Holding on To the Truth

I do not feel obligated to keep people as Facebook friends.  I know, I know.  For many people the goal of Facebook is to see just how many “friends” they can have.  But I have been known to clean house occasionally, removing friends that I no longer encounter or have reason to chat with via the internet.  And on a few occasions, I have been known to get rid of Facebook connections when those people start becoming a detriment to my thoughts or my perspective on life.

I just recently went through the latter experience.  This person has had a VERY rough few years. But this person has allowed some really horrid experiences to make her a very bitter person.  She sees nothing good in her own life and does her best to make sure that no one else sees anything good in their own existence.  We hadn’t chatted in quite some time and for some reason she just realized that we had left Pennsylvania and were living in Iowa.  She asked what I was up to career-wise and when I mentioned that I have a collection of part-time or seasonal jobs her reaction was laced with venom – “Well you’re everyone’s lackey aren’t you!  Always taking orders from everyone!”  Actually, she used a much more “colorful” word than lackey but I won’t put it in print!

There is much about my work situation that I love – working with teens and college students in the theater world, teaching at the collegiate level, etc. – but it can get exhausting at those times of the year when I’m running hard and fast with more than one of my part-time jobs.  Would I like a little more “control” in the workplace?  Maybe.  But with more control comes more responsibility and that can be annoying.  

Prior to speaking with her, I saw no reason to be dissatisfied with my work situation.  Yes, more money would be nice, but I love the jobs I work which is always as important (or more important) than money.  But after her little dig, I started doubting everything. With little effort, I started finding negative with each work situation I encounter.  Thankfully, the Holy Spirit provided me with some really positive experiences in one of those jobs and it quickly reminded me why I am doing what I am doing.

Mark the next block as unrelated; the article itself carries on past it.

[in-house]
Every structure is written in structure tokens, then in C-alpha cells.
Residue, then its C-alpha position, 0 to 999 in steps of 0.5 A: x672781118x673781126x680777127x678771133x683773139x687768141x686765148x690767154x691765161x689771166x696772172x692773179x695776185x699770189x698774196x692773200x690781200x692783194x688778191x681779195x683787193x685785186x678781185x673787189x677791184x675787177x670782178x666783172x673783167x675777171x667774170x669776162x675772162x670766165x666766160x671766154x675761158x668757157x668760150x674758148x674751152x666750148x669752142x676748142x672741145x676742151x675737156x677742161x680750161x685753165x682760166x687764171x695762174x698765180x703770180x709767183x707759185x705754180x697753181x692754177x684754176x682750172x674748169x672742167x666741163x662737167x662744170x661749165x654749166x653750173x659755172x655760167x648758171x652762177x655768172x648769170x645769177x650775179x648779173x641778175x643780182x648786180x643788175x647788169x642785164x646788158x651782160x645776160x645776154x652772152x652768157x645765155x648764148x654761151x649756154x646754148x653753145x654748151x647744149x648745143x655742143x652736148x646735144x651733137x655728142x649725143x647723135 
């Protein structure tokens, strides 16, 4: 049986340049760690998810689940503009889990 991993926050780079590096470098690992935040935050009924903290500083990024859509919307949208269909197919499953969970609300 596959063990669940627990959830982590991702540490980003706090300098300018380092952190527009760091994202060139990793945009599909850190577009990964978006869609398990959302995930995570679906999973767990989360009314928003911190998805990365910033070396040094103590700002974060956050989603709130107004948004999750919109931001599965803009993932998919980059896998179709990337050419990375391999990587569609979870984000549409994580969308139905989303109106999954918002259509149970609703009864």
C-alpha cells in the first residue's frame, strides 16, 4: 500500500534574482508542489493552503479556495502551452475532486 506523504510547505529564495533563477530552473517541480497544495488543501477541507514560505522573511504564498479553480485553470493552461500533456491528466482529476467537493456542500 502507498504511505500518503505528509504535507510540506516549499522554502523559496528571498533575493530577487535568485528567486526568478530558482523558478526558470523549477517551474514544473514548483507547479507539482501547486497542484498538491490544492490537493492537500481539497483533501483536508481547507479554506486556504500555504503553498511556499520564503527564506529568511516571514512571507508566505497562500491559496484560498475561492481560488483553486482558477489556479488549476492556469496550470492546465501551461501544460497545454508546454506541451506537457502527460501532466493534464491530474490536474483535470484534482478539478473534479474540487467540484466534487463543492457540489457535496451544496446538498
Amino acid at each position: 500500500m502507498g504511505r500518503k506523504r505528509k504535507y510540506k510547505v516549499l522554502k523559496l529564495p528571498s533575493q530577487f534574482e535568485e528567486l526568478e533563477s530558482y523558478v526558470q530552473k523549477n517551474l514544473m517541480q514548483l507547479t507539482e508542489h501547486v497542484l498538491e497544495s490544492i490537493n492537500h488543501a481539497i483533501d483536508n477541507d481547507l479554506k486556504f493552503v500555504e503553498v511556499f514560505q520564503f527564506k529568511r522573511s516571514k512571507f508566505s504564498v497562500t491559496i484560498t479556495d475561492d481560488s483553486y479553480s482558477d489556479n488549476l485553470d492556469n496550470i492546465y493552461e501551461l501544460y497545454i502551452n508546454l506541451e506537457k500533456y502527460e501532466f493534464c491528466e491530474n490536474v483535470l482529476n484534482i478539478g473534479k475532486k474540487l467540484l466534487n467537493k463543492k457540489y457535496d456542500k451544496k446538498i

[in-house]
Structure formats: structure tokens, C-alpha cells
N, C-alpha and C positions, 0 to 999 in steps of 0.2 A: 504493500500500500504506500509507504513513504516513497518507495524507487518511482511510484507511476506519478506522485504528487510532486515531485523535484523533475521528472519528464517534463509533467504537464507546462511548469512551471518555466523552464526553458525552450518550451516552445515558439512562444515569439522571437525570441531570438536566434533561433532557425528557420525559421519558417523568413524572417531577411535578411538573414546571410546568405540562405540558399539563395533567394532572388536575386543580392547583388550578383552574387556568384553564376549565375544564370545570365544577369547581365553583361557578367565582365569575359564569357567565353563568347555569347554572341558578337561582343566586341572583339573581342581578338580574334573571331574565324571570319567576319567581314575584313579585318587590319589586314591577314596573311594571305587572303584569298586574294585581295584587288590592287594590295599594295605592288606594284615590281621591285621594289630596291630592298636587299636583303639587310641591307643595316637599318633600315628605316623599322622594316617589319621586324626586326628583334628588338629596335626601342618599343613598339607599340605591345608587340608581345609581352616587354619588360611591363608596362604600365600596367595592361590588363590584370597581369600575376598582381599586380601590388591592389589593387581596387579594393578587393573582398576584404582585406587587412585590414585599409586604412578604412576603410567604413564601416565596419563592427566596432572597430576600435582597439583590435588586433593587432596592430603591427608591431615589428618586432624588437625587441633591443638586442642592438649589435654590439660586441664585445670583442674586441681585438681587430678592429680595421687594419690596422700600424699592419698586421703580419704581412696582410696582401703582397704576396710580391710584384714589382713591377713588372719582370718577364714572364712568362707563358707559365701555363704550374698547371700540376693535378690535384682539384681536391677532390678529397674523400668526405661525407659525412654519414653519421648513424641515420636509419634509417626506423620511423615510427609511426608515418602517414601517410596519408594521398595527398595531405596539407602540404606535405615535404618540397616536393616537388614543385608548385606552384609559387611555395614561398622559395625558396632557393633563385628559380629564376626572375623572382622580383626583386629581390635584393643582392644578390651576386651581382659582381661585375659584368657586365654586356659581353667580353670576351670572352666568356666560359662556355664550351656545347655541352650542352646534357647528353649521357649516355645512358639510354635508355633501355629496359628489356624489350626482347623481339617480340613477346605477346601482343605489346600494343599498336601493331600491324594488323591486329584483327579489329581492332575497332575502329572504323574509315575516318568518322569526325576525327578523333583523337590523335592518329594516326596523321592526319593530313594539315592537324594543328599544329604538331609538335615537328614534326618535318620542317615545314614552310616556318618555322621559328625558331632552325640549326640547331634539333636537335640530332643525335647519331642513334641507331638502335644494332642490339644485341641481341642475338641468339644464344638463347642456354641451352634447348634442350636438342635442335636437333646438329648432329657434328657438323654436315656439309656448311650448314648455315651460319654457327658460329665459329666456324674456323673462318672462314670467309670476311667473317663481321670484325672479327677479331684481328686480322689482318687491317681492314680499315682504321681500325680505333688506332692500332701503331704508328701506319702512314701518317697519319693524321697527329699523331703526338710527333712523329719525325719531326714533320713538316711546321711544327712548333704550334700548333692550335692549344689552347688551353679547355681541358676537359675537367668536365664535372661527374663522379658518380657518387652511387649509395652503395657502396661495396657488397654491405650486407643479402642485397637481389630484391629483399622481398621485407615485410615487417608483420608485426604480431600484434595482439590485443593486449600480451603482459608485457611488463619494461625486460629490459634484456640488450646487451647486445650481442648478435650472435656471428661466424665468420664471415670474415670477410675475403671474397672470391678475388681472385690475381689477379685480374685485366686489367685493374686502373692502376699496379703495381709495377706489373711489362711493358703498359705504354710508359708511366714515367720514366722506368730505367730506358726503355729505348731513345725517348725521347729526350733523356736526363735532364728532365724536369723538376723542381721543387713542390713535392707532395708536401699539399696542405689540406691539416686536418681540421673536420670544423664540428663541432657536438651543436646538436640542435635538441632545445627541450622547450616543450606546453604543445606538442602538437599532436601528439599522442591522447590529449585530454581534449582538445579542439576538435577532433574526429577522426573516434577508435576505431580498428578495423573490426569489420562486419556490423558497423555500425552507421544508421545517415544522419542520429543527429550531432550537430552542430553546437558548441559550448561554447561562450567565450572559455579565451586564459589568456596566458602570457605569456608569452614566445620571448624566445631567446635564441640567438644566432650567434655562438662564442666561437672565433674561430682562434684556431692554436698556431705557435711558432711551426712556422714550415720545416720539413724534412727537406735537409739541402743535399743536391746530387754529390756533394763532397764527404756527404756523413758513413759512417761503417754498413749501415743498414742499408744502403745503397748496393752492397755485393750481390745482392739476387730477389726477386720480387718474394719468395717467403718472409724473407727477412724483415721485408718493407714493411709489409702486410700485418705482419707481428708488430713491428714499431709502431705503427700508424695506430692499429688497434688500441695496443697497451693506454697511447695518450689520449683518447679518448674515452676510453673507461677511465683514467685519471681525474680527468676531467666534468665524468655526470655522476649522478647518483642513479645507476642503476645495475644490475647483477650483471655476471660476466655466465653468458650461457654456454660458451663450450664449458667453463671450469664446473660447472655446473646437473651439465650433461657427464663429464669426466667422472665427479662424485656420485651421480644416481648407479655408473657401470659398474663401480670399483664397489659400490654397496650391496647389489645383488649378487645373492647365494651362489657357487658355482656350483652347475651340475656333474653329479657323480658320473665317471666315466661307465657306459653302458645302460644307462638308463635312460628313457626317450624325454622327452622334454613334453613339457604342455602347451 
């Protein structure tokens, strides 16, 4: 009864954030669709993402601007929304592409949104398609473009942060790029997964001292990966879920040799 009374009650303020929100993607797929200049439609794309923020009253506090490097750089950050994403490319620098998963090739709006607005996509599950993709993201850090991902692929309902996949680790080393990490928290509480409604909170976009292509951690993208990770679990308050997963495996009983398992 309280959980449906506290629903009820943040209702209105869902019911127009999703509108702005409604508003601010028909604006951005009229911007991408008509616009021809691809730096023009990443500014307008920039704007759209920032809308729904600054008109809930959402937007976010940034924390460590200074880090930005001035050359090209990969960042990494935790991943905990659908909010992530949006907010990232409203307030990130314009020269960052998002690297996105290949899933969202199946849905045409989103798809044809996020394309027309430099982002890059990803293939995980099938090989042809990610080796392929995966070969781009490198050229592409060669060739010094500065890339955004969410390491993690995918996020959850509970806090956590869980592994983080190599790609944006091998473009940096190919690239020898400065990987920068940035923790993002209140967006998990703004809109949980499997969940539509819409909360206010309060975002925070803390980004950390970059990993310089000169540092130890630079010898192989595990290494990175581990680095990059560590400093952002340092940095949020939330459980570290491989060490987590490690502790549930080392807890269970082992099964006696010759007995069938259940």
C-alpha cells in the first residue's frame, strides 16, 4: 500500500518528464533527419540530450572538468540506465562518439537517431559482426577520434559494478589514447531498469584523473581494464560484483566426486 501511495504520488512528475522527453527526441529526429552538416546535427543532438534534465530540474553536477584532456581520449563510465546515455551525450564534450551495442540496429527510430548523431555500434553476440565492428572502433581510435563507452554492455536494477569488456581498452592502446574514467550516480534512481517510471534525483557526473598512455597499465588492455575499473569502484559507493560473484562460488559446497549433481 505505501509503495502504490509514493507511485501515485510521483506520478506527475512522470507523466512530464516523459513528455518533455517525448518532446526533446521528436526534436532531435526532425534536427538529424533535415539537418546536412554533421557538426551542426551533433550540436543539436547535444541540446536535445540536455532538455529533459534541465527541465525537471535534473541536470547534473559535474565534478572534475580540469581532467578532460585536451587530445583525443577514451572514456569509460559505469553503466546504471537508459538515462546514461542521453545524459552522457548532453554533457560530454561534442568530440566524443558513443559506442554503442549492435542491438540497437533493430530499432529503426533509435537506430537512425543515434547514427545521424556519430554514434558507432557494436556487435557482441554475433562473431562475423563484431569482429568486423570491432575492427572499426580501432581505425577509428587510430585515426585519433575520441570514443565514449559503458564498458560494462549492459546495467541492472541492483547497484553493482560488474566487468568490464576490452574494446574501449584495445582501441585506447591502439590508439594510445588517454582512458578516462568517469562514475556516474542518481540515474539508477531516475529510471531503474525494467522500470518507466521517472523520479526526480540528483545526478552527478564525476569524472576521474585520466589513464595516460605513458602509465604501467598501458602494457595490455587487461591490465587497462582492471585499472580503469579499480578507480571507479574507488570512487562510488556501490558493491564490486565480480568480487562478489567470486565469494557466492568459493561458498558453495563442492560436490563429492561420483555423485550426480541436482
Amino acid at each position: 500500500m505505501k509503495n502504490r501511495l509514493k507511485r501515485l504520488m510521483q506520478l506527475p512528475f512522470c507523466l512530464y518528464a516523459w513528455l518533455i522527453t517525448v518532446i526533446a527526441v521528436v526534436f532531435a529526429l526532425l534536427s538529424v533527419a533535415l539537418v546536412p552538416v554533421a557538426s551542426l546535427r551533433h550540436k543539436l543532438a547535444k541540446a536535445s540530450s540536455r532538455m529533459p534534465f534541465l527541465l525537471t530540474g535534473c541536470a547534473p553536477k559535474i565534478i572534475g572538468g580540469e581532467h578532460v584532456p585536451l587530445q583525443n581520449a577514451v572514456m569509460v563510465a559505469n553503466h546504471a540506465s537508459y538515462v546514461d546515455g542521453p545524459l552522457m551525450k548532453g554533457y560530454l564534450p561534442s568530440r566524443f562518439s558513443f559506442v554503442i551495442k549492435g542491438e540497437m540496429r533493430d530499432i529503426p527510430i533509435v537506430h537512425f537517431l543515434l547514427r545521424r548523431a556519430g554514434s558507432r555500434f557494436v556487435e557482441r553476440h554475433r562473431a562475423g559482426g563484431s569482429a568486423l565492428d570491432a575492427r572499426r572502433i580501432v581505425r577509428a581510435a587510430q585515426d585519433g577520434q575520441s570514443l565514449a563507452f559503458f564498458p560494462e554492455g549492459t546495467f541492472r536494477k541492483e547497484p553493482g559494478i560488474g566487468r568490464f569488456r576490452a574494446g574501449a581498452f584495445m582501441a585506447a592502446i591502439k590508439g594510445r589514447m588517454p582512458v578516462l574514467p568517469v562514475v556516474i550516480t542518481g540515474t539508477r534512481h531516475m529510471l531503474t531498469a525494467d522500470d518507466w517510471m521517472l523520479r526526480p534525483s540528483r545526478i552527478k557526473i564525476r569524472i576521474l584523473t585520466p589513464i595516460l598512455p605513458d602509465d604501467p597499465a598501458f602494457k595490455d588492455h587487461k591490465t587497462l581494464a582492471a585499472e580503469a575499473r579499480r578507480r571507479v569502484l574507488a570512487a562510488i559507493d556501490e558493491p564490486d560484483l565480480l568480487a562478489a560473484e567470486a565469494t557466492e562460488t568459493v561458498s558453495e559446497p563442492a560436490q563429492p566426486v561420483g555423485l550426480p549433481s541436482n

The “friend” I mentioned before kept our Facebook conversation going, taking every opportunity to shred my sense of contentment.  So I deleted her.  She didn’t take it well, sending me a Facebook message telling me that she was simply trying to push me to try to “make something of my life.”  She went on to say that she understood that I might not like what she had to say but “sometimes the truth hurts”.  What she didn’t understand was she has no clue what the truth is about my life.

She commented that I had musical and theatrical talent and should be using it for something more meaningful than working with some small-town community college and podunk high school.  My skill, according to her, is being wasted if I do anything with it other than perform.

The truth?  I have former students who STILL call me mom and have stayed in touch for years.  They occasionally seek my counsel or kindly accept it even when they don’t ask!  I have numerous friends with whom I have shared performance experiences that are a great source of encouragement to me and make sure to offer a sincere “break a leg” each time they know a show that I am involved with is taking the stage.  I have colleagues that treat me with respect and make coming to work every day a joy.  

If all I leave behind me is a legacy of students who know that somebody cares about them, I’m fine with that.  Despite what my former Facebook friend thinks, that will definitely mean that I have “made something of my life.”

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